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Living in Tasmania stories

Links courses shape up on island

Edition 149 - Cape Wickham Lighthouse, a crowning feature of the proposed King Island Golf Links

King Island’s two major new golf courses are taking shape in a development trend that could rival Hydro Tasmania’s proposed TasWind project as an economic game-changer for the remote Bass Strait community.

Links courses 25km apart at Cape Wickham and near Currie are expected to draw well-heeled golf tourists from around the world and complement the hugely successful Barnbougle and Lost Farm links courses near Bridport in north-east Tasmania.

And Australian golf legend Greg Norman has islanders speculating about a possible third course after making several visits.

One of Norman’s businesses develops international standard courses around the world.

The developer of the Ocean Dunes course near Currie, Graeme Grant, told The Sunday Tasmanian in April that he would welcome a third new course on the island.

“[Norman’s] presence on the island would have a massive beneficial impact and having a third course operating would make it that much more of a destination,” Mr Grant said.

Ocean Dunes has a $7 million budget and is steadily taking shape as a small construction team works on the difficult rocky holes near the seashore. The inland holes on former farming country will be easier.

“I’m standing on the fourth green and it’s got water in front, behind and to the right … it’s phenomenal and not many people would get the opportunity to build on this sort of land,” Mr Grant said.

The $12 million Cape Wickham development, designed by American golf architect Mike DeVries, has a working title of King Island Golf Links.

It’s being built at the northern tip of the island amid stunning scenery crowned by the 50-metre Cape Wickham Lighthouse – Australia’s tallest. The lighthouse will dominate views from the closing holes and from the clubhouse.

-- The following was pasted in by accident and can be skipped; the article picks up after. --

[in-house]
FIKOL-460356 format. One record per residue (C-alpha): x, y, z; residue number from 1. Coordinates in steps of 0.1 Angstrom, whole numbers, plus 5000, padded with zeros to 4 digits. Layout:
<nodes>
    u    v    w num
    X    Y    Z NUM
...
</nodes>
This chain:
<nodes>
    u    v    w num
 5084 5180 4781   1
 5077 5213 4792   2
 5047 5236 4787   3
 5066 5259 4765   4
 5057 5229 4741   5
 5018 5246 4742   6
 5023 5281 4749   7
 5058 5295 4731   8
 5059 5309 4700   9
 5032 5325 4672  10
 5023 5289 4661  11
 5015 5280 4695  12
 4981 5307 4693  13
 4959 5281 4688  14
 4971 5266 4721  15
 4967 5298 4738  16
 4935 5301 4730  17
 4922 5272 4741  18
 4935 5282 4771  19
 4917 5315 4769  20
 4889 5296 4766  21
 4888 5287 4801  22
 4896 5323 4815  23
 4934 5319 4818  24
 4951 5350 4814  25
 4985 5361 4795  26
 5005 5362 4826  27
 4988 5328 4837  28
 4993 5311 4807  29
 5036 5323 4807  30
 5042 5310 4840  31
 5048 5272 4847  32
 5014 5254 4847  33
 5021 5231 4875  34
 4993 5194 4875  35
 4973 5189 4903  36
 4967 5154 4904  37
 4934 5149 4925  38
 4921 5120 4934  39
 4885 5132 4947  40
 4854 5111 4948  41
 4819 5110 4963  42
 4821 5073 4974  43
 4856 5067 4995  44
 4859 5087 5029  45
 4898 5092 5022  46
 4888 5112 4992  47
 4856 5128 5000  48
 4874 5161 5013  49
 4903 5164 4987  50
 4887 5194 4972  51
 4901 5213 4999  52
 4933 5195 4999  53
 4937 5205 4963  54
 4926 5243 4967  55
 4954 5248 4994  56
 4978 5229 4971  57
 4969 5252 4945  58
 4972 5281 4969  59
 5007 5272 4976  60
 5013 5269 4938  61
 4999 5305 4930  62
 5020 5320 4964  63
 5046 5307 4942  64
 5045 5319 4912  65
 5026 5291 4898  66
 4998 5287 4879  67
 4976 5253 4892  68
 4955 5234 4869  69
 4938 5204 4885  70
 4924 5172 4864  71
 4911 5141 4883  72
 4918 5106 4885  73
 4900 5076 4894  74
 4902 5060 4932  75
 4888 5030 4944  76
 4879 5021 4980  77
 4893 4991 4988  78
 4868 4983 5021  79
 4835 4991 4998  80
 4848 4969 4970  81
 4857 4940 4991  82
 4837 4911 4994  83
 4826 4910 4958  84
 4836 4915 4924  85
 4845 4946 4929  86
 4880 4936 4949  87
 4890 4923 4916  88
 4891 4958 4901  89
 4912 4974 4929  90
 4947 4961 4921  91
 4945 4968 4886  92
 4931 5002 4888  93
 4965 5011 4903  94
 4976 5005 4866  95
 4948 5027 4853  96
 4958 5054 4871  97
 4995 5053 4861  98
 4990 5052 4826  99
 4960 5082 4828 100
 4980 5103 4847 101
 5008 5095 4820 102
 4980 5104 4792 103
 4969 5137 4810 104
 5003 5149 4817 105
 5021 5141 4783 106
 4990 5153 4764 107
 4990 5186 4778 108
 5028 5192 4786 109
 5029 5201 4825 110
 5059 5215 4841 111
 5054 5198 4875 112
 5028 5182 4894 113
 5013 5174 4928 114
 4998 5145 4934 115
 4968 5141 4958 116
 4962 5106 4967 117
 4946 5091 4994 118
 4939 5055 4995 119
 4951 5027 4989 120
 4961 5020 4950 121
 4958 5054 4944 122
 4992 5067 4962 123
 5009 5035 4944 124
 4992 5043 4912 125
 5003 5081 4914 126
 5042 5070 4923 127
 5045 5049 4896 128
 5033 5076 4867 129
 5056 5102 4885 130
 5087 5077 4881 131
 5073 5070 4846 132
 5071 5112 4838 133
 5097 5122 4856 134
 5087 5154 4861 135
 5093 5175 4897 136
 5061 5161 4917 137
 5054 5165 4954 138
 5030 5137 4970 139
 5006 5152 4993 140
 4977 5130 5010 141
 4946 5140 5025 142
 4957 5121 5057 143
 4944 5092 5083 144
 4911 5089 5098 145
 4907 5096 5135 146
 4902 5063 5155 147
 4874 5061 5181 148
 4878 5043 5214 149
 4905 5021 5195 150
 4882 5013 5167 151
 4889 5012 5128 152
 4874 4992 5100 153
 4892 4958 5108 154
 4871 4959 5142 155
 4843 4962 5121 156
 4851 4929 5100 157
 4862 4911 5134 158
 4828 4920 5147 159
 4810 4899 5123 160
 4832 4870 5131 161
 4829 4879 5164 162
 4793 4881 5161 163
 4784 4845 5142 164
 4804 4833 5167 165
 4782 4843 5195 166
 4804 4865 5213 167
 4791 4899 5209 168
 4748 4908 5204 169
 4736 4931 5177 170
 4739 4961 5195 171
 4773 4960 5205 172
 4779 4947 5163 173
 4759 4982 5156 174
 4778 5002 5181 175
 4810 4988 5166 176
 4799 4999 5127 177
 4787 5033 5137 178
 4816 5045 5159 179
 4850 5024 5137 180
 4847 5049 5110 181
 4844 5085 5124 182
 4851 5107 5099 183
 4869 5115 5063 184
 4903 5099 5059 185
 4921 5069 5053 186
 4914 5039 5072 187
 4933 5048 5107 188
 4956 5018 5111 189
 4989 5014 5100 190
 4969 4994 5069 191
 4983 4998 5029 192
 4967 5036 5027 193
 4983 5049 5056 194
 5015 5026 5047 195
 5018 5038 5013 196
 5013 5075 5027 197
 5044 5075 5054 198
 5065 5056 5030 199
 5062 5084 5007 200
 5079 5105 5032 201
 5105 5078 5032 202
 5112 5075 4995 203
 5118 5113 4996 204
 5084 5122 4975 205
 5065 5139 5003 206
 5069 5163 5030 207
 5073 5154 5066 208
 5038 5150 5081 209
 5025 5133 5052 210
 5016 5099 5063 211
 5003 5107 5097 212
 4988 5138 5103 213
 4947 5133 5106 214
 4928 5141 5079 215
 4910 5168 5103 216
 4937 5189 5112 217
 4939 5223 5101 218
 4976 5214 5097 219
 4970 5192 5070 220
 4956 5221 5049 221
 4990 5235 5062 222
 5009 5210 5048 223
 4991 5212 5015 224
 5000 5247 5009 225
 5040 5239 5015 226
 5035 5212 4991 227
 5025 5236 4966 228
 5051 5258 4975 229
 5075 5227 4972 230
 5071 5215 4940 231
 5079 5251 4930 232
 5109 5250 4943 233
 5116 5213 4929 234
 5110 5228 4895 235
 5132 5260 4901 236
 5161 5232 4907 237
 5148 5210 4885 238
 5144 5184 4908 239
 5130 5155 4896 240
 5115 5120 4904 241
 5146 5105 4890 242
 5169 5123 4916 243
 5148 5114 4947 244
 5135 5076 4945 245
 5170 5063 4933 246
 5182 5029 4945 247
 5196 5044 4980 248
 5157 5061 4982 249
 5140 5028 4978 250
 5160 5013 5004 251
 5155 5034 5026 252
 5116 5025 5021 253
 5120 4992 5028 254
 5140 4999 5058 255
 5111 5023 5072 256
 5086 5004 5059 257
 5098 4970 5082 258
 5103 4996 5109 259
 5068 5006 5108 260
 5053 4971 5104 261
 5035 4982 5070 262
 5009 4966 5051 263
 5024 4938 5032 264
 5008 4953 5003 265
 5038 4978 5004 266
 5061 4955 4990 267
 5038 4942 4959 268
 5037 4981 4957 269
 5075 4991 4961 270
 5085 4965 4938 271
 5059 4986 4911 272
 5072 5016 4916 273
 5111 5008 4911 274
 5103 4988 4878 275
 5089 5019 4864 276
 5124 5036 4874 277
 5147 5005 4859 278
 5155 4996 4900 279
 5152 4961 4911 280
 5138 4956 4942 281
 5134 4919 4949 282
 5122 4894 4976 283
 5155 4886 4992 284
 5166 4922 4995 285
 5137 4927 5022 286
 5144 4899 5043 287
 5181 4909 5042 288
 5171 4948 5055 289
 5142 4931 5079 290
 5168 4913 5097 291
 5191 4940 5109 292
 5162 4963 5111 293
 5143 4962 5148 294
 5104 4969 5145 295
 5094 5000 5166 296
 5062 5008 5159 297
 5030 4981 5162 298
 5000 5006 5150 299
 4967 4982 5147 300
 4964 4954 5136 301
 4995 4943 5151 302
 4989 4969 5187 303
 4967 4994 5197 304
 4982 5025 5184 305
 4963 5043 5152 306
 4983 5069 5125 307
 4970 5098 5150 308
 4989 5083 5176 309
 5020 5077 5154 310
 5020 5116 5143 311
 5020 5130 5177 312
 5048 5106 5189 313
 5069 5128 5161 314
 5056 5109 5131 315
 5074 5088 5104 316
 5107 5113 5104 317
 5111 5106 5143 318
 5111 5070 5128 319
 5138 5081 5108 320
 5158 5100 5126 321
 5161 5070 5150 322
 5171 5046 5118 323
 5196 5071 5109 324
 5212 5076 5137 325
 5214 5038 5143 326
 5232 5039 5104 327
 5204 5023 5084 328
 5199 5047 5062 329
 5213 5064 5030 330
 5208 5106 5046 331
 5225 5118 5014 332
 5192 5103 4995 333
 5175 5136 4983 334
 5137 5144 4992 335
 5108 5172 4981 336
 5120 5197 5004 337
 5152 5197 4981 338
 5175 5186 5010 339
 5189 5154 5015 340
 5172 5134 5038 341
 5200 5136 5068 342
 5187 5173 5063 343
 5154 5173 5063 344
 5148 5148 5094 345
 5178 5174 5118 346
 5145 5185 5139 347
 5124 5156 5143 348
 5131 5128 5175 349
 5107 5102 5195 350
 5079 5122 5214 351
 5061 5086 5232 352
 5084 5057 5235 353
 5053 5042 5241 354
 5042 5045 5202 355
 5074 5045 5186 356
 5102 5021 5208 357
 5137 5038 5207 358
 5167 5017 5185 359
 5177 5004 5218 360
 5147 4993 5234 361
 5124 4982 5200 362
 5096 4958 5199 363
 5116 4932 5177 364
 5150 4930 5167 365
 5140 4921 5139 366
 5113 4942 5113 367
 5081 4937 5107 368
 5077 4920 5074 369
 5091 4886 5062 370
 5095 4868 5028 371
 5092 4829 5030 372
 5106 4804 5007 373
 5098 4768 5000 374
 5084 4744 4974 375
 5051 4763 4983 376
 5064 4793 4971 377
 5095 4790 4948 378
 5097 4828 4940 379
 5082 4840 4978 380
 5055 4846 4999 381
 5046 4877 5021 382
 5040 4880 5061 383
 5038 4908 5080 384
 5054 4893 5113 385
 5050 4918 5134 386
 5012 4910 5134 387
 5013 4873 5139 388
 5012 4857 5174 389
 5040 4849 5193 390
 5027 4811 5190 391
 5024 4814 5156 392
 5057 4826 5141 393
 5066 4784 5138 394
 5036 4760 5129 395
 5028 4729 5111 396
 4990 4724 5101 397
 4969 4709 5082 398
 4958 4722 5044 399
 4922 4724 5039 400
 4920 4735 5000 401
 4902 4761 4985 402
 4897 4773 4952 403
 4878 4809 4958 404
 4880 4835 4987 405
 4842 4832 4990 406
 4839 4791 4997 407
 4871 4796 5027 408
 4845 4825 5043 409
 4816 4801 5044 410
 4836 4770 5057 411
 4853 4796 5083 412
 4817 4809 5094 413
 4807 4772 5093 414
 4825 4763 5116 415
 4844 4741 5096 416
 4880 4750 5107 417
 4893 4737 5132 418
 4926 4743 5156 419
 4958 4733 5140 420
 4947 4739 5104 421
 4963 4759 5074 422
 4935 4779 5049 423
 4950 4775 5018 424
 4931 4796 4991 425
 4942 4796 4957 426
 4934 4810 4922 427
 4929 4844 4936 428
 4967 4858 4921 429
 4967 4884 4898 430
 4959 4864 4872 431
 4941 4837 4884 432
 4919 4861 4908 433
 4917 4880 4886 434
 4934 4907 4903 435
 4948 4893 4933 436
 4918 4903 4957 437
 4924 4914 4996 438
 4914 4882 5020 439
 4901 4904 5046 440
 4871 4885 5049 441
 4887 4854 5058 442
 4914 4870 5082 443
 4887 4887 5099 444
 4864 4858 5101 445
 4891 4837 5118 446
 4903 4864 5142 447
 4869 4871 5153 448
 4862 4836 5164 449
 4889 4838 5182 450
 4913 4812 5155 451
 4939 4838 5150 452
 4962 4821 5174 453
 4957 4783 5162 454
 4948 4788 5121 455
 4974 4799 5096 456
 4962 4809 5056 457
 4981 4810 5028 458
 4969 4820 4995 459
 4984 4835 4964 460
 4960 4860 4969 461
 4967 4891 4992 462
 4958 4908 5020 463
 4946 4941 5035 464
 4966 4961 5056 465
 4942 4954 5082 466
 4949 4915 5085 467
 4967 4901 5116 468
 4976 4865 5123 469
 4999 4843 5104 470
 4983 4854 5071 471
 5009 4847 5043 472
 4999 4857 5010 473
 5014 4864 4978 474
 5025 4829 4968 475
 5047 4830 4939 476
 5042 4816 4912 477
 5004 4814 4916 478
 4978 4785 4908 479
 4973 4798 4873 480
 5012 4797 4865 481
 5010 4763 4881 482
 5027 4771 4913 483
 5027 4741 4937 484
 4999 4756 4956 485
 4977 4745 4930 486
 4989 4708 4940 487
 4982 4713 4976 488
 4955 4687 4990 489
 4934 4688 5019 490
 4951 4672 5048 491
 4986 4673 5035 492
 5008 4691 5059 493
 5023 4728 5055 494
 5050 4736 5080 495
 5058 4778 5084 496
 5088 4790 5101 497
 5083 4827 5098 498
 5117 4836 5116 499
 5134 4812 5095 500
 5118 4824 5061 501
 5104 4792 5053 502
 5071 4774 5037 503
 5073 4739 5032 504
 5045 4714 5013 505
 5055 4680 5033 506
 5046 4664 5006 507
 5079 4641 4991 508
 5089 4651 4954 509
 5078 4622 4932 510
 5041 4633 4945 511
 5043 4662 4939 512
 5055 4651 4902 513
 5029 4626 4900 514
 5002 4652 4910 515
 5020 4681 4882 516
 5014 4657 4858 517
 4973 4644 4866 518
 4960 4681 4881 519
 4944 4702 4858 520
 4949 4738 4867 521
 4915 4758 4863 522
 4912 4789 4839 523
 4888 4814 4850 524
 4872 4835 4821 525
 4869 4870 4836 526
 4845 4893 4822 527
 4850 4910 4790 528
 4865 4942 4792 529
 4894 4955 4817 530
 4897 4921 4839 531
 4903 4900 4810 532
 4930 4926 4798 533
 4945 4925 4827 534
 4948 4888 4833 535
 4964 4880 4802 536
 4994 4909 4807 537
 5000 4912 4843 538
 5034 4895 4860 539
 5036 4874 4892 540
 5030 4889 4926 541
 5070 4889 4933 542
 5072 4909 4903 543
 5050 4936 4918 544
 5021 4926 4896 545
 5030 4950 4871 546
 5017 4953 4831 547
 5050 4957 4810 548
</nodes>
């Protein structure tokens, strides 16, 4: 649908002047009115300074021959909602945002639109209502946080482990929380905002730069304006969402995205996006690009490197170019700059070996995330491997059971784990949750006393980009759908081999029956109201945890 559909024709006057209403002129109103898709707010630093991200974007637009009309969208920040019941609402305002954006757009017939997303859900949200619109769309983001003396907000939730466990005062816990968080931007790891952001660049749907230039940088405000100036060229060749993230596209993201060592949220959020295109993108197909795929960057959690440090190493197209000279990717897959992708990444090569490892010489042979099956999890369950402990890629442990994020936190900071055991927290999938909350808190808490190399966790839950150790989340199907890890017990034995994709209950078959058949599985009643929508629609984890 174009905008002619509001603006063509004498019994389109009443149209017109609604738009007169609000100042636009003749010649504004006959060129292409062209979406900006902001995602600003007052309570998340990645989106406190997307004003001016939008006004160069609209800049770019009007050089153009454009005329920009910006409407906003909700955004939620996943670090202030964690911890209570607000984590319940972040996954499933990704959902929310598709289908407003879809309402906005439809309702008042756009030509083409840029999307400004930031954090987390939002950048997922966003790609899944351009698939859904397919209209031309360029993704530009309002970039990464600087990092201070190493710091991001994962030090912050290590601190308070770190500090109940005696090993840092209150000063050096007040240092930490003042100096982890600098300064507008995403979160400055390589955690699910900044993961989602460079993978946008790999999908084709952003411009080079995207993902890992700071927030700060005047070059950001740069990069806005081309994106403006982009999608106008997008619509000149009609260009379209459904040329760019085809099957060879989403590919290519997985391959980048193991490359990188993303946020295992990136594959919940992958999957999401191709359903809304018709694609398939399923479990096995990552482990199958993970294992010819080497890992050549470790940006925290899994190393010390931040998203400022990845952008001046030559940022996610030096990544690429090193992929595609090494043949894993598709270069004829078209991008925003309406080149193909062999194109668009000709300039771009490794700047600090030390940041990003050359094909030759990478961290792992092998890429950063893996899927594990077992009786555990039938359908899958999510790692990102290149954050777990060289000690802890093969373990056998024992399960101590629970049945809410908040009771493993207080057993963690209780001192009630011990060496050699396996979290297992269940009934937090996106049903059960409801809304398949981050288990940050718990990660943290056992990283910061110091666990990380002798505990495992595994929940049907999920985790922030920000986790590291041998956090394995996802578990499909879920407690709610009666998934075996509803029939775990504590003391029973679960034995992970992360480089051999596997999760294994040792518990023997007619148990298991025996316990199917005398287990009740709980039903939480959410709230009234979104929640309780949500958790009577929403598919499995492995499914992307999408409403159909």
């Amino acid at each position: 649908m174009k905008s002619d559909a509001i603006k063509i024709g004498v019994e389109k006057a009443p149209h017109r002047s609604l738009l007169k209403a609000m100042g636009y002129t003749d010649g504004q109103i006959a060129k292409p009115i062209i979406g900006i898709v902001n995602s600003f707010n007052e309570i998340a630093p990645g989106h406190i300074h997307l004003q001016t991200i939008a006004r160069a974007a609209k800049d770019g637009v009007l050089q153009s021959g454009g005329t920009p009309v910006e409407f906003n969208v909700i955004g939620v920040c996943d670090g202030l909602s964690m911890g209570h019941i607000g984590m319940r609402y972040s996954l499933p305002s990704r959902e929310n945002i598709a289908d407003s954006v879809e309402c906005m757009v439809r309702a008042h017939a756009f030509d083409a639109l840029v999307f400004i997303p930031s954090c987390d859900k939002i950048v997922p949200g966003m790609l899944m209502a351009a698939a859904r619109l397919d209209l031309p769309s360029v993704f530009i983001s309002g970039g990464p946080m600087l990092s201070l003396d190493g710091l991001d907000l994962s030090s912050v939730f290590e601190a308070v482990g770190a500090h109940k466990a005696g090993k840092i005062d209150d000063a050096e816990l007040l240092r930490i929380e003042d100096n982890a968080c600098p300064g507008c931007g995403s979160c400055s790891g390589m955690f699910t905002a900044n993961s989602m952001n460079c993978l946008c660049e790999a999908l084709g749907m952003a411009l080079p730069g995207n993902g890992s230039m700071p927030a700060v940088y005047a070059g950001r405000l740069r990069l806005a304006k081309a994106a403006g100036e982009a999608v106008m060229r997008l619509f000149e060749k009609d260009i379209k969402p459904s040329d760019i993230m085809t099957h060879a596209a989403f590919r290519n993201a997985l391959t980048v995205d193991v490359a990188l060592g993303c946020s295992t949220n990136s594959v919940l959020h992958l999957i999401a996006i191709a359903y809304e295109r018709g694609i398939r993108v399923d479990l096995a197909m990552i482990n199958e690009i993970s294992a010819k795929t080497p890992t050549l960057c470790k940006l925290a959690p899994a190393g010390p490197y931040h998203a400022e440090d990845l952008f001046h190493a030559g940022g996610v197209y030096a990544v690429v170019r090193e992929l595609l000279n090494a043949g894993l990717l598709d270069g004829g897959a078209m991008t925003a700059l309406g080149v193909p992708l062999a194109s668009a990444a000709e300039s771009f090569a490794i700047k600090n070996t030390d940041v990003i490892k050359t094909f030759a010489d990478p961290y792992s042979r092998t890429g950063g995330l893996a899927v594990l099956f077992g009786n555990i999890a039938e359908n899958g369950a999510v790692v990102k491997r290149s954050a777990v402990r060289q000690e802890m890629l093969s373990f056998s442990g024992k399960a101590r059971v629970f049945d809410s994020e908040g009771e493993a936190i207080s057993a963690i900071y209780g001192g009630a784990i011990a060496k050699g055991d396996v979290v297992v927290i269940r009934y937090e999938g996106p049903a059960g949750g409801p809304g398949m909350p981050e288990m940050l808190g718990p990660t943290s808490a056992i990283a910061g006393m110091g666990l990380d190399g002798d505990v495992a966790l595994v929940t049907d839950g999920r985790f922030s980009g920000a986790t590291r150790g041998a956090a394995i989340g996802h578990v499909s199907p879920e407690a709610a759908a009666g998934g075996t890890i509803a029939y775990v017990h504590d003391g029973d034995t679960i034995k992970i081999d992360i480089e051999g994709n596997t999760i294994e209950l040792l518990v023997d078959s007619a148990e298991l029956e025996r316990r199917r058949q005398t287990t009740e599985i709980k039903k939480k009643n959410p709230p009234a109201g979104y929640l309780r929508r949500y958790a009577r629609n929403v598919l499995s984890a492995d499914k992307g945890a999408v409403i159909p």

Mr DeVries, who relocated his family to the Bass Strait island while overseeing the project, has designed eight holes to run along the shipwreck-strewn west coast, with another two greens positioned on the shoreline.

“The combination of the Cape Farewell headland, Victoria Cove, Cape Wickham Lighthouse, views to the ocean and shorelines, as well as the prospect of direct golfer interaction with the water makes this the most amazing site I have witnessed, existing or imagined,” Mr DeVries said.

Twelve of the 18 holes have been grassed and the course is expected to be complete by July. It will operate as a public course and eventually include accommodation for stay-and-play tourists.

Initial investment in the project is $12 million and it coexists with a mutton bird sanctuary that will provide a unique experience for golfers during the breeding season.

Project consultant Darius Oliver said: “Our aim is to put King Island on the golfing map, and we are confident that Mike can help us deliver a genuine world-class course.”

Developers of the two courses don’t anticipate any problems if the $2 billion Hydro Tasmania wind farm also proceeds on the island. The TasWind project is subject to a feasibility study and a second round of community consultation.

Golfing tourists will be able to travel to the island by air from Tullamarine or Moorabbin airports in Melbourne, or from Launceston or Burnie-Wynyard airports in Tasmania.

A trend for golfers to travel to play, the popularity of golf in Asia and growing Asian tourism to Tasmania are all expected to help fuel a golden triangle of premium Australian coastal golfing experiences encompassing Melbourne, King Island and Bridport.

In Tasmania’s south, a $15 million coastal course is planned for the tip of South Arm, south-east of Hobart. The site is a nature reserve over-looking Ralph’s Bay and the River Derwent.

Developers plan to use a quarter of the site for the golf course, add walking trails, cycle-ways and picnic spots, enabling the natural qualities of the landscape to shine through.

It can be reached by road in about 40 minutes from Hobart or via a 15-minute ferry trip and would give golf-minded tourists an excellent reason to travel out of the capital.